Infertility: Another Test, Another Thousand Dollars

$750. That’s the cost of just one more test which is needed to start the process of attempting to have a child. That’s on top of $400 for the initial ultrasound and about $500 for the bloodwork and genetic testing and male fertility analysis that’s required, or $1650 before we even get started. Then, we pay $1250 for 3 months of monitored medication (plus $100 or so for the actual medication) with a grand finale of turkey baster attempted-impregnation—all which very well may not work, leaving us about $3000 in the hole with nothing to show for it other than the first etchings of emotional scars which will likely be dug even deeper.

Now, $3000 isn’t that much to have a child. But that’s just Phase 1 of a likely long and costly journey to parenthood. This, of course, doesn’t include the cost of taking off from work for doctor’s appointments (which are so perfectly timed to occur during the first months of having a new boss who is likely looking for reasons to remove and replace me in order to build her dream team.) It also doesn’t include any of the suggested “to dos” in order to become more fertile, such as acupuncture or anything to de-stress (i.e. replacing a high-paid high-stress job with a much lower paid, lower-stress job.)

The money isn’t a big issue right now… it’s not exactly a joyful experience to part with $3k but it’s manageable. I just predict the costs will continue to add up and we’ll need IVF which can cost so much more. $20k? $50k? 100k? Yes, I’ve saved up a substantial sum for my age, but at some point one has to wonder if they’re just throwing at a problem which can’t be solved. Maybe I’m just broken permanently. It hurts enough to know that—to acknowledge that my body is not going to reproduce naturally and that it may not be able to have children at all. I’ve known this long enough that I’ve set myself up to not be disappointed when I can’t have kids—but I’ve also just figured that I’m young and don’t need to rush into anything. That’s definitely not the case anymore.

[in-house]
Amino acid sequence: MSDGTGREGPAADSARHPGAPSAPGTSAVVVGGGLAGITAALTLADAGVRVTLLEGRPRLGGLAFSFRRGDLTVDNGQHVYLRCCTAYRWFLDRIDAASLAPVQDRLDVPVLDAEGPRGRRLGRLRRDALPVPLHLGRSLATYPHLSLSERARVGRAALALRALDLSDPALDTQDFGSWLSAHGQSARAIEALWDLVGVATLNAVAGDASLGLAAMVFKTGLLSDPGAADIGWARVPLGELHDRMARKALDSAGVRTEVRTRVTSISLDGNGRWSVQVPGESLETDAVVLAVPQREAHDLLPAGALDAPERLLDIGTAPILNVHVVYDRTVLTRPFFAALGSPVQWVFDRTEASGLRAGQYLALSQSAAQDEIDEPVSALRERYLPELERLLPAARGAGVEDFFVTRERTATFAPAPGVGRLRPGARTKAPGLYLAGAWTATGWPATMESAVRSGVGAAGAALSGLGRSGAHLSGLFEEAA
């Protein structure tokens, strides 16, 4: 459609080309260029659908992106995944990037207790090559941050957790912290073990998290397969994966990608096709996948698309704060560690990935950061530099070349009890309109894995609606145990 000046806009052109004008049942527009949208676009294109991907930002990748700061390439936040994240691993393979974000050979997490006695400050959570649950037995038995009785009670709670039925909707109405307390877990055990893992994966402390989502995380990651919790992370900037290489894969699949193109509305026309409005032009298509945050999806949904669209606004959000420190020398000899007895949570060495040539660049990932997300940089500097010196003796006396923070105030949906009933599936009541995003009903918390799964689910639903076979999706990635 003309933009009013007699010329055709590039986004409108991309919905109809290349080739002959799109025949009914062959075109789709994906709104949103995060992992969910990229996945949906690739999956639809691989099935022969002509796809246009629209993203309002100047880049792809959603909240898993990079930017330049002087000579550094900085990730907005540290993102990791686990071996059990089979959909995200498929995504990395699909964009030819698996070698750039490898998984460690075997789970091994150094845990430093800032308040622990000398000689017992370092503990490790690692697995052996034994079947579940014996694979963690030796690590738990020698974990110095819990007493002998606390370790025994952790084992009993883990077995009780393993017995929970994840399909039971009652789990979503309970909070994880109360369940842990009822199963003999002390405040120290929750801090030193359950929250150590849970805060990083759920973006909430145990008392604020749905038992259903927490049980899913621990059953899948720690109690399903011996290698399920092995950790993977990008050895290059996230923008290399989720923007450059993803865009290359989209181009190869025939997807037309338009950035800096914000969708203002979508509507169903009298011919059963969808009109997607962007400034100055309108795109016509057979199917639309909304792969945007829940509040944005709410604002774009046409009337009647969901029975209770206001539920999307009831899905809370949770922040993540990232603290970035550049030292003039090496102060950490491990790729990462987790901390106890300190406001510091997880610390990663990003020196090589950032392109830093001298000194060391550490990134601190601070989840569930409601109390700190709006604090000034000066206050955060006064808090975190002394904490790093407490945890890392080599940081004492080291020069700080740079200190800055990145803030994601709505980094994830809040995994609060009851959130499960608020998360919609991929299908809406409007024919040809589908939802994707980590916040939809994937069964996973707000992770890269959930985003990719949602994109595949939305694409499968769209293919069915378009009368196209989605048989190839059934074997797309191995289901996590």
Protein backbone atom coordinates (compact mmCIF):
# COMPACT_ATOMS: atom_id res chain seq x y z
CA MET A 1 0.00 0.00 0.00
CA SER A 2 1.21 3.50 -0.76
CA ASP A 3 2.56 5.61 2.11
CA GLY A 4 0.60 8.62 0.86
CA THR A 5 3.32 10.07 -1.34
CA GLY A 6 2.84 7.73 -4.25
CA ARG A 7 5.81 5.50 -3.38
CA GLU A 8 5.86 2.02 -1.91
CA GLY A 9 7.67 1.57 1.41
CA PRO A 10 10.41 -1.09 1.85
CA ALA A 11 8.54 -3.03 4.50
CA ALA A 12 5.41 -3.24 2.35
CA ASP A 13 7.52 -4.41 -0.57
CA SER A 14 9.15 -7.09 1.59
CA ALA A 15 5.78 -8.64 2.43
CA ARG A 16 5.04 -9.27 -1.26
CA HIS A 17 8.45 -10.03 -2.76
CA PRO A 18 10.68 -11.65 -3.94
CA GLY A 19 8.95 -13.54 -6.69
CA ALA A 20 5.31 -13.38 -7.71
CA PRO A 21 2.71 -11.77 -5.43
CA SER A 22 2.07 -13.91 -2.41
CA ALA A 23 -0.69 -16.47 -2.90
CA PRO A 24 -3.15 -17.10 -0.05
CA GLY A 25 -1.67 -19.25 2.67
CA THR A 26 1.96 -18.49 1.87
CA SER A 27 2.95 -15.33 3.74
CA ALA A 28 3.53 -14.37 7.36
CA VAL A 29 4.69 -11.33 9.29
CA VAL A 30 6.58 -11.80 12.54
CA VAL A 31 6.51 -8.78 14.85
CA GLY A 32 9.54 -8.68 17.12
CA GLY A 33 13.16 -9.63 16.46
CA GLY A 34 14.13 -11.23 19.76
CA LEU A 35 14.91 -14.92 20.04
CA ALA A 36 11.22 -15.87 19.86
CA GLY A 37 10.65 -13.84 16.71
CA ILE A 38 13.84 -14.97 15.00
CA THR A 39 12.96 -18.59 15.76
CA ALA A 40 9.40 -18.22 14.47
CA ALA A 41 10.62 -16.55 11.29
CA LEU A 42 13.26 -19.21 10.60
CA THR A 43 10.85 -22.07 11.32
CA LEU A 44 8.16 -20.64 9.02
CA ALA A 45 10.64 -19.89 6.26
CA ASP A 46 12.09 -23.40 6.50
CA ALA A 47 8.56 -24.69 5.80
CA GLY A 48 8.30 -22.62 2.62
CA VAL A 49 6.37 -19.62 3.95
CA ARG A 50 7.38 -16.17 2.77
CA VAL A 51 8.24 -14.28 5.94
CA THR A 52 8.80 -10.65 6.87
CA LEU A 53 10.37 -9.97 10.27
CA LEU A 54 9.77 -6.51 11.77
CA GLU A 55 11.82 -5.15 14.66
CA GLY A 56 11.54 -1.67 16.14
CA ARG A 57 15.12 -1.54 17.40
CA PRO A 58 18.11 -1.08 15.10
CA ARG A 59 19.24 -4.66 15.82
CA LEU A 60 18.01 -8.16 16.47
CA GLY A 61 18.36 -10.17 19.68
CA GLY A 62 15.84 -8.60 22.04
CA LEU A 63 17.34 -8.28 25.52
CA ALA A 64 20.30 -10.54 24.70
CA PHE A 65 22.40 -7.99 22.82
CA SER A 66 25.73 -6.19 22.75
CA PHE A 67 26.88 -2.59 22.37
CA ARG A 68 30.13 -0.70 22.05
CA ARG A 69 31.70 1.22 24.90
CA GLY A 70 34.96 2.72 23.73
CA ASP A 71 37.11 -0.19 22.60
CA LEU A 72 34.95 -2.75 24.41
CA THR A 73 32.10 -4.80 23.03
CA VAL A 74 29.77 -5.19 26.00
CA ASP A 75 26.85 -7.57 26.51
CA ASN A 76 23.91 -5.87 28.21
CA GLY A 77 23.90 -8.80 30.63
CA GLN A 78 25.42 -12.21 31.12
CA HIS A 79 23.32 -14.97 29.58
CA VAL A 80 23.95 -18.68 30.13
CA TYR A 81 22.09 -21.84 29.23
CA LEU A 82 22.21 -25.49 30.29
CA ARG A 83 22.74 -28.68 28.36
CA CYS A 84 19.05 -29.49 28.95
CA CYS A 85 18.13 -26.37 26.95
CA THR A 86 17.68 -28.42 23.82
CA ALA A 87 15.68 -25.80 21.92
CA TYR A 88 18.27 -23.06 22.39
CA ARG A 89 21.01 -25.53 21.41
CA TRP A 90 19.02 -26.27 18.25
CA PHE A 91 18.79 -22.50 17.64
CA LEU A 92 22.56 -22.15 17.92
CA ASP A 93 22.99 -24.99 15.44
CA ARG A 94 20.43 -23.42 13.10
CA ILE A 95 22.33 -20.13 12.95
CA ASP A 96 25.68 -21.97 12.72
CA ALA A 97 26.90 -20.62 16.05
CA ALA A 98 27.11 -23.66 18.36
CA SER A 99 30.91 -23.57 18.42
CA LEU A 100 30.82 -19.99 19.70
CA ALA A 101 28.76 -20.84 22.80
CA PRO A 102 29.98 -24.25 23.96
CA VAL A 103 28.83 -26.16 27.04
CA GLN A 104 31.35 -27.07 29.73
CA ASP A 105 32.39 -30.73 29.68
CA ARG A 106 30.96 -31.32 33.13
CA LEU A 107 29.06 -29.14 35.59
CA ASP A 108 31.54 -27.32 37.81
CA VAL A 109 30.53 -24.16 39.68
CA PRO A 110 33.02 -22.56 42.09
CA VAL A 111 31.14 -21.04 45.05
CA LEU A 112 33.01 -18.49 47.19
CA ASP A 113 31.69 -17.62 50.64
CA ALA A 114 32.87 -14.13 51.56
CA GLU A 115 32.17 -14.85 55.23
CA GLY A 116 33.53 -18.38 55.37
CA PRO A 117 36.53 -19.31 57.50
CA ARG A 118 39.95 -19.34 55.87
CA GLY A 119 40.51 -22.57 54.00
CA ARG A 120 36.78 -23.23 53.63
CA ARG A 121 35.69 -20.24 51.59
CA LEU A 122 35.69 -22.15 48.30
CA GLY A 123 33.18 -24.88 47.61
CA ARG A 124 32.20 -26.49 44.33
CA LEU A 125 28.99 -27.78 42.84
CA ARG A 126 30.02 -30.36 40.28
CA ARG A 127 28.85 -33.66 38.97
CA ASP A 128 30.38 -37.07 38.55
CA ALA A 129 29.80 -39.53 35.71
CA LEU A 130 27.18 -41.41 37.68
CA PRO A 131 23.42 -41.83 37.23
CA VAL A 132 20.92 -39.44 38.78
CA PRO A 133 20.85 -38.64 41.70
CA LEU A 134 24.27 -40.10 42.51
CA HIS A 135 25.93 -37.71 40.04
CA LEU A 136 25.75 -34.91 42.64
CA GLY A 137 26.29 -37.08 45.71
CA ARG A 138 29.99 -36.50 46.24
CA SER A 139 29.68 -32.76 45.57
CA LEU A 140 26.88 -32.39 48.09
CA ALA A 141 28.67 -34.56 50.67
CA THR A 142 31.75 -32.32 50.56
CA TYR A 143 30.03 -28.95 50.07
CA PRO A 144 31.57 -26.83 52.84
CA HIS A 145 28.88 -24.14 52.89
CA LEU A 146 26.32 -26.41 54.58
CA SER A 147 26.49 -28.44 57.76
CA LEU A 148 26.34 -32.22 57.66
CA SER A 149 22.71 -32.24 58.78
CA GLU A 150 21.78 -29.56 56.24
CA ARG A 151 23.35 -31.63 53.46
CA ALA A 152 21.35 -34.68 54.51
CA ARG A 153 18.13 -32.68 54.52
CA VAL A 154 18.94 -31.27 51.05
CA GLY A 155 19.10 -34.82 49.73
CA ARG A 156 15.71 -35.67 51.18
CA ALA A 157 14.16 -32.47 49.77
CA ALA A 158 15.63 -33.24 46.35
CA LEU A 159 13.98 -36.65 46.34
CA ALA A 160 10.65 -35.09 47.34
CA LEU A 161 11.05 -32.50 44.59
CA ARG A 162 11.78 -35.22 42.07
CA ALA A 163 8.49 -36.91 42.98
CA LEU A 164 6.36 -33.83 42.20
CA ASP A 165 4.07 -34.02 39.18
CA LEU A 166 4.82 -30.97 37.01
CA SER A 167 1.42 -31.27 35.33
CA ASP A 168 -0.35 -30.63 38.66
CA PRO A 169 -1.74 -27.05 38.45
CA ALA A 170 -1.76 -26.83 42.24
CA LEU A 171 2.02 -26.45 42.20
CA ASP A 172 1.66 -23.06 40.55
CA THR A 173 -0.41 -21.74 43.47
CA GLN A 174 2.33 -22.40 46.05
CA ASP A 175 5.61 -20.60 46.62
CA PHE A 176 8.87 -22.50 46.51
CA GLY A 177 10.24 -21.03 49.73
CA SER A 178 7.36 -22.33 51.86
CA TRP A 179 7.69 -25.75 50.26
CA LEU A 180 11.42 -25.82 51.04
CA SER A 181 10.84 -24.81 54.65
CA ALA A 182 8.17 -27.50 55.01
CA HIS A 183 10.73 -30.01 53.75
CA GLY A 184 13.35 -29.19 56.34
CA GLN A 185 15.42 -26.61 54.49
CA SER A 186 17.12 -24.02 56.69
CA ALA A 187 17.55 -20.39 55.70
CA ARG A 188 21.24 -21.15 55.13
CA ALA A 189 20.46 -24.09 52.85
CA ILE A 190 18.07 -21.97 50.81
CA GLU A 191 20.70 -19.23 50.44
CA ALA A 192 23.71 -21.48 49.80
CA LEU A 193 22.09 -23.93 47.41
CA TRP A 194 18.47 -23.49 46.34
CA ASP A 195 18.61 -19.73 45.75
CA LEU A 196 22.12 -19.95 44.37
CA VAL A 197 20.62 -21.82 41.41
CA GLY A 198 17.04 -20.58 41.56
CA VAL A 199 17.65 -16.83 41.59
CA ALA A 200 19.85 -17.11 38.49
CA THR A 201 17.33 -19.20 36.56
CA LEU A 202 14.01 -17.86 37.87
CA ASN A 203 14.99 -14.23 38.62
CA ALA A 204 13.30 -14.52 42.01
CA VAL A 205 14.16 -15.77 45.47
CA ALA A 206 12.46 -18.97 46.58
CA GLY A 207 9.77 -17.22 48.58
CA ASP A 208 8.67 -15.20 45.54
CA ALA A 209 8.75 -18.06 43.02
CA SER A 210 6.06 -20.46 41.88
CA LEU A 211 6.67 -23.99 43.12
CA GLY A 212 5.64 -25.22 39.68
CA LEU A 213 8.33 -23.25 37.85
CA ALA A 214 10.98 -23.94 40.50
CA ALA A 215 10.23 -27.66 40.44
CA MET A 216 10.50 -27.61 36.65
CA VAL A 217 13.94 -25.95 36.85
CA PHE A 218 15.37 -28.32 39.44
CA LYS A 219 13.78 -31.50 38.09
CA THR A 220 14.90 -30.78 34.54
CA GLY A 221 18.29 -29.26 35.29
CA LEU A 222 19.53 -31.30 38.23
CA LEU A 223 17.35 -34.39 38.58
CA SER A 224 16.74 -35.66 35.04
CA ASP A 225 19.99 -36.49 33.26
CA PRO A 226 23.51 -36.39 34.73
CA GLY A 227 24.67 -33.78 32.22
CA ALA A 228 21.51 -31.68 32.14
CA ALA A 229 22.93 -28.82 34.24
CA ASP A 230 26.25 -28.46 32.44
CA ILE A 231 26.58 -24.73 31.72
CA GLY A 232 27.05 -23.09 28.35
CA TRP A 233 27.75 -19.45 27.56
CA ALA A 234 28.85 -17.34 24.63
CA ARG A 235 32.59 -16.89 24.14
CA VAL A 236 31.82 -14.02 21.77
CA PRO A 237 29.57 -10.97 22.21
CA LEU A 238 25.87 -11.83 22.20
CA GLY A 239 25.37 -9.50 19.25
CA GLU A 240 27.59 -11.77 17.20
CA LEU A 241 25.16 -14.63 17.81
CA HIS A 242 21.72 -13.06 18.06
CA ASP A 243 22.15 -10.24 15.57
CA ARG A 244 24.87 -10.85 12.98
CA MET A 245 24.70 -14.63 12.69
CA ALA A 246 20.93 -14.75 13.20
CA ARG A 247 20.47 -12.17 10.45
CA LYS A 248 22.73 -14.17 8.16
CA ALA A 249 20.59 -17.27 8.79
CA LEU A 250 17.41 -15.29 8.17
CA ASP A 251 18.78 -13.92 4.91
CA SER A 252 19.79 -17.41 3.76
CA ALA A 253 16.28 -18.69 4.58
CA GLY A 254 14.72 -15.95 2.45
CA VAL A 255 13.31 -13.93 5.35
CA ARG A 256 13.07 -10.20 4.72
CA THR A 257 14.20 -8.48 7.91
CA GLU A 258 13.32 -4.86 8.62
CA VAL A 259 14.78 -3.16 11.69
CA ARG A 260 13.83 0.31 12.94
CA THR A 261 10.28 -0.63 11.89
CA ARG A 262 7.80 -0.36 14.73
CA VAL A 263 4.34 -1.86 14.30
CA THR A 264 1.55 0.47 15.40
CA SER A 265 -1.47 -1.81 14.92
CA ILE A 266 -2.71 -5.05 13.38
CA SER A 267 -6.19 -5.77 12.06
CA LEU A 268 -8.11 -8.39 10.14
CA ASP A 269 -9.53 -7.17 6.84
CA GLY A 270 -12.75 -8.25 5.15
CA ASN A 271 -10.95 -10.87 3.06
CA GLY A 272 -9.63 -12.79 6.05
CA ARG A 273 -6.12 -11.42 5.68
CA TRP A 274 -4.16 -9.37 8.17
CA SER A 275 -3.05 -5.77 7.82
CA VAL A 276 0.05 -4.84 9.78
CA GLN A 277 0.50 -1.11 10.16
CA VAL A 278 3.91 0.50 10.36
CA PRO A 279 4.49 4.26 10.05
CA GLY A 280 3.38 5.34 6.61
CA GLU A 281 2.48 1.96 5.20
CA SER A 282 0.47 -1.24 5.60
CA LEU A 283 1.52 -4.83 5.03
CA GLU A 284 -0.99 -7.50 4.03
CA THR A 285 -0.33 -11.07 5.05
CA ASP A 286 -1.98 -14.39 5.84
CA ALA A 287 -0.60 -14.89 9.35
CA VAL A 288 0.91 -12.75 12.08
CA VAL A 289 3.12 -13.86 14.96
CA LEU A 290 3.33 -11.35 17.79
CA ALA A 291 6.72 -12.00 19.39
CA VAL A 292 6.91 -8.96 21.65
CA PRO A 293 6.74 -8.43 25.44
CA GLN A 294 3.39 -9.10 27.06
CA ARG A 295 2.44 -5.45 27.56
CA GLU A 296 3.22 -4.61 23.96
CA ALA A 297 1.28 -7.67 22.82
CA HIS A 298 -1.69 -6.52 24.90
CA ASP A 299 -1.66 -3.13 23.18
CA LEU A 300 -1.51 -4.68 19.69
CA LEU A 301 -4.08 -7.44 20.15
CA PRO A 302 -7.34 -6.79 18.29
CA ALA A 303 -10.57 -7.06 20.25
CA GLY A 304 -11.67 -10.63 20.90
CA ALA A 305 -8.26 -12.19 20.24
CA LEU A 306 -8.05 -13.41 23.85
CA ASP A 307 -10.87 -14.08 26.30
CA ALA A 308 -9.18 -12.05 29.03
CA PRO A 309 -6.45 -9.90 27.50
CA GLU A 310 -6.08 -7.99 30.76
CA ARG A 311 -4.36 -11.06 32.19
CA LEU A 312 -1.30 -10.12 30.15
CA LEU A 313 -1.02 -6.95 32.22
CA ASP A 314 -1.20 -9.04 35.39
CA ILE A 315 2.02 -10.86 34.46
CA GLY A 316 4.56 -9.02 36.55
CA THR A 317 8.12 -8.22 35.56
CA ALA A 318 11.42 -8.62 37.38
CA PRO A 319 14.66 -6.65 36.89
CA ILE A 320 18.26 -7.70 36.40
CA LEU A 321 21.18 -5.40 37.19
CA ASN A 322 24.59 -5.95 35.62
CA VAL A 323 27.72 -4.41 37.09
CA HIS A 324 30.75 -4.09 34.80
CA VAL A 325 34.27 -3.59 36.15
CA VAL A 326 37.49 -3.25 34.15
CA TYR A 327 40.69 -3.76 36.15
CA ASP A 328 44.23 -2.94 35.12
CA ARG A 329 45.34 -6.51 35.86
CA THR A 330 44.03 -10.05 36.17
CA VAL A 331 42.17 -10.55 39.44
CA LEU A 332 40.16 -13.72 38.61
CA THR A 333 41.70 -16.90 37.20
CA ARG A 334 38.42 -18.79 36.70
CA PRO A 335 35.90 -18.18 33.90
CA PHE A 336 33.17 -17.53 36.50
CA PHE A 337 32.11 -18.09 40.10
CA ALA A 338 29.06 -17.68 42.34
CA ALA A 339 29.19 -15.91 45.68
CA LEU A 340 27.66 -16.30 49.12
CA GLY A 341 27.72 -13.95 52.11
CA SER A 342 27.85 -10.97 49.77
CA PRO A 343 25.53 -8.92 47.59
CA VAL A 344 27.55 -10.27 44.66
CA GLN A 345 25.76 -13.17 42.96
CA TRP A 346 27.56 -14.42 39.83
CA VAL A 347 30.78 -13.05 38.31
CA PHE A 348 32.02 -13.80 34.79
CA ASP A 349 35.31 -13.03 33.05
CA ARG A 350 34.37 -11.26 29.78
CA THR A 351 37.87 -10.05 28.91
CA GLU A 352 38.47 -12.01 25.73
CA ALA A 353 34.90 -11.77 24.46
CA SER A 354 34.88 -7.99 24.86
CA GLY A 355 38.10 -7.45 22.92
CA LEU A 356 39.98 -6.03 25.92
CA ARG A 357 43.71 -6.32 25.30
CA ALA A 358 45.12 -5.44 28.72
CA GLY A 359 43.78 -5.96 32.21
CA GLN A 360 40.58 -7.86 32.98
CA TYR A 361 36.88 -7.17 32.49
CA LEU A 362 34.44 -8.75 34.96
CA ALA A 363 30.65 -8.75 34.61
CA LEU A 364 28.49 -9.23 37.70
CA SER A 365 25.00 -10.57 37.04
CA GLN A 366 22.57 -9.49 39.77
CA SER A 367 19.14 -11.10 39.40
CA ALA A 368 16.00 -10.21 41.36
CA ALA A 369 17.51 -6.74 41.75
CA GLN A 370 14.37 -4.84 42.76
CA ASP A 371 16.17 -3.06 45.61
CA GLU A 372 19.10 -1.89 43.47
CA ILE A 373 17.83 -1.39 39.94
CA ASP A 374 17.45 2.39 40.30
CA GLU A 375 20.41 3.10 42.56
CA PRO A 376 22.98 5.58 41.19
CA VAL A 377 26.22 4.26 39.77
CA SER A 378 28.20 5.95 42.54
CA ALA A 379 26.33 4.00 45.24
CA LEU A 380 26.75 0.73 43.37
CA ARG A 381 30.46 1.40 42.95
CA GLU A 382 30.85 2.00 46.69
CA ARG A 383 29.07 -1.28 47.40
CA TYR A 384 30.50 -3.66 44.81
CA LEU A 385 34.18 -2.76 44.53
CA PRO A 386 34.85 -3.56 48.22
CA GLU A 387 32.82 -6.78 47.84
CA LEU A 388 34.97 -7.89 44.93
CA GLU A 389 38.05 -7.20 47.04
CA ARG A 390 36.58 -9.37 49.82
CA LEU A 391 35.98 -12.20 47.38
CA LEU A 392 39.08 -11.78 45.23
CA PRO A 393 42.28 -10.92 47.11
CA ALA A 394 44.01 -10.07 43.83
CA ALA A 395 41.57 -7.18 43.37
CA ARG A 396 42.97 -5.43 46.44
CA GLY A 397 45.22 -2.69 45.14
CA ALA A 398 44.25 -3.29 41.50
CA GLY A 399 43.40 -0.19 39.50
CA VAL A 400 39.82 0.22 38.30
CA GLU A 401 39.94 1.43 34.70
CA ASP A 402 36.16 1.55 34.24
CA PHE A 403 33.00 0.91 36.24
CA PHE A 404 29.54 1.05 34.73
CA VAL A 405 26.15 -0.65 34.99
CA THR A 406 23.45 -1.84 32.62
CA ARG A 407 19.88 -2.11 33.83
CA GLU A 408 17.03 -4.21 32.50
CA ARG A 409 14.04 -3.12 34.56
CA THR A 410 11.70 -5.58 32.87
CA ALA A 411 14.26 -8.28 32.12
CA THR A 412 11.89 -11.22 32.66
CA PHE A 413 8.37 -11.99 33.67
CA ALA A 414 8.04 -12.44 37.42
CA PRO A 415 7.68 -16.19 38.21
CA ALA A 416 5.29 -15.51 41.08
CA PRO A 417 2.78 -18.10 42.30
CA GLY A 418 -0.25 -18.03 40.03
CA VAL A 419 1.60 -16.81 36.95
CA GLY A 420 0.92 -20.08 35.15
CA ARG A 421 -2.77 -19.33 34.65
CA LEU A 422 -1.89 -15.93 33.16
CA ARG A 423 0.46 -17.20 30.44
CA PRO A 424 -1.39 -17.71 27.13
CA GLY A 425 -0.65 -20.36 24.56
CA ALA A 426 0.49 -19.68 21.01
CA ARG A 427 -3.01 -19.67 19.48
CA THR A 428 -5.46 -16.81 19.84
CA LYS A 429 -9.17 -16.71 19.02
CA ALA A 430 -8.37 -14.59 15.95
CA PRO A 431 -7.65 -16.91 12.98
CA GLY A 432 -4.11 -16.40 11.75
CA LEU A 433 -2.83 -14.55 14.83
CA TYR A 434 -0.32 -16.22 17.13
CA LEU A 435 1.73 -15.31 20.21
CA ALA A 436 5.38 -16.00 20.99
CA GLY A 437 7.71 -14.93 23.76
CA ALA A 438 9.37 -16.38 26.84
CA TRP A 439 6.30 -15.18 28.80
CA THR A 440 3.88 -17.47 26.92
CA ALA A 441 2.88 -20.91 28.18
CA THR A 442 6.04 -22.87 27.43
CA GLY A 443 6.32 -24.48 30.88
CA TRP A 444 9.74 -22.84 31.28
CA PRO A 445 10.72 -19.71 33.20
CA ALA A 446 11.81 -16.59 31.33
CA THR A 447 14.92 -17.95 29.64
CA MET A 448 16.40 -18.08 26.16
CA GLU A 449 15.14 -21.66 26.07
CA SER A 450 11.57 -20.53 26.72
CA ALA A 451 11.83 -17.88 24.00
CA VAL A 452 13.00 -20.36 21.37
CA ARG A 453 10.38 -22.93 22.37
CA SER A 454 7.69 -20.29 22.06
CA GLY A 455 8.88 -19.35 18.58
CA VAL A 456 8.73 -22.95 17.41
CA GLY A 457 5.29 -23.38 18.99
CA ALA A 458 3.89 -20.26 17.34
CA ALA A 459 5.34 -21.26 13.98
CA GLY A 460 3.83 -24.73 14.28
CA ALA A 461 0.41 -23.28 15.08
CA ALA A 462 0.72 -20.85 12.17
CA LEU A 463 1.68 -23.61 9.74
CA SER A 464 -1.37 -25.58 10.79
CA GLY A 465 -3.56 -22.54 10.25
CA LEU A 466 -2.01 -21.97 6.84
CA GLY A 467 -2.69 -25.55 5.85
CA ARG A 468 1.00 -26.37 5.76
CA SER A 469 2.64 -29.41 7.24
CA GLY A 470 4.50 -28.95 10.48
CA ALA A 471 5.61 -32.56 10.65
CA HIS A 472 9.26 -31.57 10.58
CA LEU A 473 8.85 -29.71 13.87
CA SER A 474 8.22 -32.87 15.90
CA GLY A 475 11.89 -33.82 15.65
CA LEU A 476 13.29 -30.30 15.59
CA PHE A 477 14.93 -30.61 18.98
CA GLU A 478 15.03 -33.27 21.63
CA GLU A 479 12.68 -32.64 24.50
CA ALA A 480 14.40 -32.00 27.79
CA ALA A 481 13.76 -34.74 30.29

But what do I do? Tell my brand new boss that I’m dealing with infertility issues and that I’m going to likely be batshit crazy over the next however many months due to being pumped with hormones, and that I’ll need to take time off work each month to get ultrasounds and more time to just cry in a corner? That’s not the conversation one can have with any boss let alone a new one. I haven’t met her yet and she’s a “her” which theoretically could be a positive in this process – I certainly would feel more comfortable sharing any of this (not the cry in a corner part) with a female boss than a male boss, as long as we generally get along and she sees my value. Only, it’s going to take months before we have that kind of a relationship, and I don’t have months to wait at this point.

So what do I do? Well, to start, I guess I spend $3000 and try to make the first three months of this process work. Best case scenario, by June I’m freaking out about being pregnant and starting the next phase of my life as a mother. Worst case, at least I’ve tried and I can decide what to do next. Maybe it will work and all I need is a little bit of medication and poof I’m super fertile and I’ll be pregnant in no time. It clearly works for some women, otherwise they wouldn’t even bother trying. I guess I’m optimistic right now, maybe unreasonably optimistic with a tinge of denial of the odds. I kind of feel like I have to proceed that way—otherwise, I’d just be too depressed, which is a wasted emotion right now given there’s little I can do to change this outcome other than try.

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One comment

  1. Barnaby says:

    Difficult for sure. We each are dealt a different hand, but infertility can be one of the toughest, assuming you want kids. I like your approach of taking it one step at a time – seems to be the safest emotionally and financially. And hopefully things won’t escalate too quickly for your new boss (missed time, etc) . Once you prove yourself at work, you should get more slack.

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